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Wednesday, 15 May 2013
Page: 3420


Dr STONE ( Murray ) ( 17:57 ): There is no easy test other than a brain biopsy that can confirm CJD, so these young boys—now men in their 40s and 50s—live with a time bomb, suffering this uncertainty at the same time that they suffer from the other health impacts of the treatments they received years before. In Michael's case he must spend many dollars each month buying medication that treats his conditions. Surely it is time that these injustices are recognised.

The 800-page report of the Allars inquiry made a very clear case for compensation for victims. I refer to the remarks of Dr Mal Washer MP, who participated in the 2008 debate on the Fran Bailey private member's motion. He highlighted how the Allars inquiry had identified

… failures in the production of product, including the collection of pituitary glands; failures in supervision of the product and programs by government agencies, including the health department, the National Biological Standards Laboratory and the Human Pituitary Advisory Committee, or HPAC; and failures of appropriate action undertaken by the department following suspension of the program in 1985. There were inadequacies in tracing the recipients, the information provided, the epidemiological studies, and blood and organ donation.

Successive governments have failed to take up the cause, although Fran Bailey's motion received bipartisan support at the time.

It is Michael's view that his status as an adopted child born of an unwed mother made him more vulnerable to this careless use of his young body.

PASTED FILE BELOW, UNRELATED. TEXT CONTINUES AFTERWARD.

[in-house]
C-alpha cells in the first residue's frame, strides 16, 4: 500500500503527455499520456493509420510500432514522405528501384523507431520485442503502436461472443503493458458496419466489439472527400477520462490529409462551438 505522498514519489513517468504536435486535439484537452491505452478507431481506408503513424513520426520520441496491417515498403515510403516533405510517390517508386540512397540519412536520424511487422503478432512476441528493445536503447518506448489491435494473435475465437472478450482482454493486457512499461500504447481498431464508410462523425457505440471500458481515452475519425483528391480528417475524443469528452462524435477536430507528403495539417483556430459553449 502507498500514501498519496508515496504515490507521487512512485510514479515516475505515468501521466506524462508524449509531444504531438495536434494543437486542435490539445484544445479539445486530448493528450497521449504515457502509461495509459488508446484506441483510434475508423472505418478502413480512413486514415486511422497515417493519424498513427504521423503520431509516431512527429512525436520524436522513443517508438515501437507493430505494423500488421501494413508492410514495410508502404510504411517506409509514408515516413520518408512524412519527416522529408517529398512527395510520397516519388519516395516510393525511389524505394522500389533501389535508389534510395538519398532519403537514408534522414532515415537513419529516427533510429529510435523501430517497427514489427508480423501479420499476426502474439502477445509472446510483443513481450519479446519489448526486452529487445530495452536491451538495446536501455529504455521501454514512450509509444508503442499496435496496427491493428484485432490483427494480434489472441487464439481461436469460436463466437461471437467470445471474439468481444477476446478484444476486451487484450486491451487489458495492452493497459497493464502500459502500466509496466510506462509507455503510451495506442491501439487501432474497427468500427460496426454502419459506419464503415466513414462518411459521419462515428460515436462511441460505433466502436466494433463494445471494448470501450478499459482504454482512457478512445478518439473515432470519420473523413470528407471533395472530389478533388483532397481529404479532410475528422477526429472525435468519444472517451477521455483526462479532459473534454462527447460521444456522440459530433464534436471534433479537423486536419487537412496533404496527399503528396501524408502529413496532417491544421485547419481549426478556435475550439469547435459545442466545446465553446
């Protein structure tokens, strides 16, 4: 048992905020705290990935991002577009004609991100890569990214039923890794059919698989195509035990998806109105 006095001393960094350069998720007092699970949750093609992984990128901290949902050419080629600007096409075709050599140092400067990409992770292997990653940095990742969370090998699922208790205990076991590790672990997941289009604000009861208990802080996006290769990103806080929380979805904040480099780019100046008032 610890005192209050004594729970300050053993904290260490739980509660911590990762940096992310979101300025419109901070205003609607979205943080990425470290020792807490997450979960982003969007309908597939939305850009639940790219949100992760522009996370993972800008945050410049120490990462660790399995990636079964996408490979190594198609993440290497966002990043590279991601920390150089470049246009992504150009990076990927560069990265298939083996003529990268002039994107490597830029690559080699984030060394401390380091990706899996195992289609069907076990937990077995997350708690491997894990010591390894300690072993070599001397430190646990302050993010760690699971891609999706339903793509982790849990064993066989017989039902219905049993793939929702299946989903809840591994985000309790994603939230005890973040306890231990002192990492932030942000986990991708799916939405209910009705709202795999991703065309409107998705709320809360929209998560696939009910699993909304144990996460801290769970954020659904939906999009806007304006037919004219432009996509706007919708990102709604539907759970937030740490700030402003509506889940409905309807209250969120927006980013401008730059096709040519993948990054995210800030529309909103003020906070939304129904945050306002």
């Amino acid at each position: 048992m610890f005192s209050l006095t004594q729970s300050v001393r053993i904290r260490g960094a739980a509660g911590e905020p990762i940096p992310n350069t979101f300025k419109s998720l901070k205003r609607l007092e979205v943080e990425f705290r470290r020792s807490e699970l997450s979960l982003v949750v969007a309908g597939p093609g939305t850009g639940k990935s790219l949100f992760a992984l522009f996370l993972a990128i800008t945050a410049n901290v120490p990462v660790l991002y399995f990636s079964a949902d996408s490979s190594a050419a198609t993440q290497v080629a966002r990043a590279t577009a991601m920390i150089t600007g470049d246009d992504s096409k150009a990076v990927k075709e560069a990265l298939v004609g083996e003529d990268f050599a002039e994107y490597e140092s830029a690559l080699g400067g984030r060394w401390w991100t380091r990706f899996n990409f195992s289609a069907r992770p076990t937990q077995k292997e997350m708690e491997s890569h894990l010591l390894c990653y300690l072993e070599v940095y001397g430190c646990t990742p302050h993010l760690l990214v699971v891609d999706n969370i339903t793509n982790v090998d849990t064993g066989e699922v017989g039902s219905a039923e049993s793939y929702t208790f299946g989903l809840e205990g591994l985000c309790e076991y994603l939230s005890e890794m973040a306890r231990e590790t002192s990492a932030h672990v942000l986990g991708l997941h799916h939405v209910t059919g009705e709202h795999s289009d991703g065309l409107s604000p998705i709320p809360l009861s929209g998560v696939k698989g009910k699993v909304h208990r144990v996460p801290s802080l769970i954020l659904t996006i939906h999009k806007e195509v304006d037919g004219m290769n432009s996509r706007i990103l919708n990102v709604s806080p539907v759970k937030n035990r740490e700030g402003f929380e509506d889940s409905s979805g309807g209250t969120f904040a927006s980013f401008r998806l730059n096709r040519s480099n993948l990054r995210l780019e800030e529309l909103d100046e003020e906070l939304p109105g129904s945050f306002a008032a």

As well as being treated with human growth hormone, an unknown number of pre-pubertal and adolescent boys who were short were treated with synthetic androgens or steroids to accelerate their growth after being primed with human growth hormones. This causes prostate disease for some and sterilised an unknown number of these boys. Many of these boys fell into the 'unapproved' category of patients, given that they were treated by medical practitioners who did not officially record all the details of the children they treated.

I was deeply moved by the story told to me by Michael O'Meara in the Great Hall on the day of the formal apology for survivors of governments' forced adoption policies in our country. I am in awe of Michael's dignity and patience as he strives to bring justice for himself and his fellow victims. No doubt Michael will continue to suffer as no human should because our nation failed in its duty of care in regard to his wellbeing. Sadly for Michael, he did not only suffer the ultimate tragedy of separation at birth from the woman who was his mother and who undoubtedly would have loved him. She was drugged and she could not ever know the struggles of her newborn just to draw his first breath. But her baby went on to suffer as a child and then as a man because governments failed to do the right thing by him. I call on the government to revisit the Allars inquiry and offer the same support and compensation as that which was offered and gratefully accepted by the women who were treated at the same time. Obviously Michael's story is just one of the many human tragedies that make up the thousands of stories that deal with the forced adoptions that took place in Australia over many decades in the 20th century.

I think the official apology we gave was long overdue. It was magnificent in the way that it was addressed, I believe, in the appropriate ceremony and with very carefully chosen words from both the Prime Minister and the Leader of the Opposition, Tony Abbott. I stand by that apology, as I think most Australians would. Let us hope that that episode in our history is never repeated in any form and that we never again treat some children as less valuable or their mothers as having less value simply because of their marital status. I very much commend this motion to the House.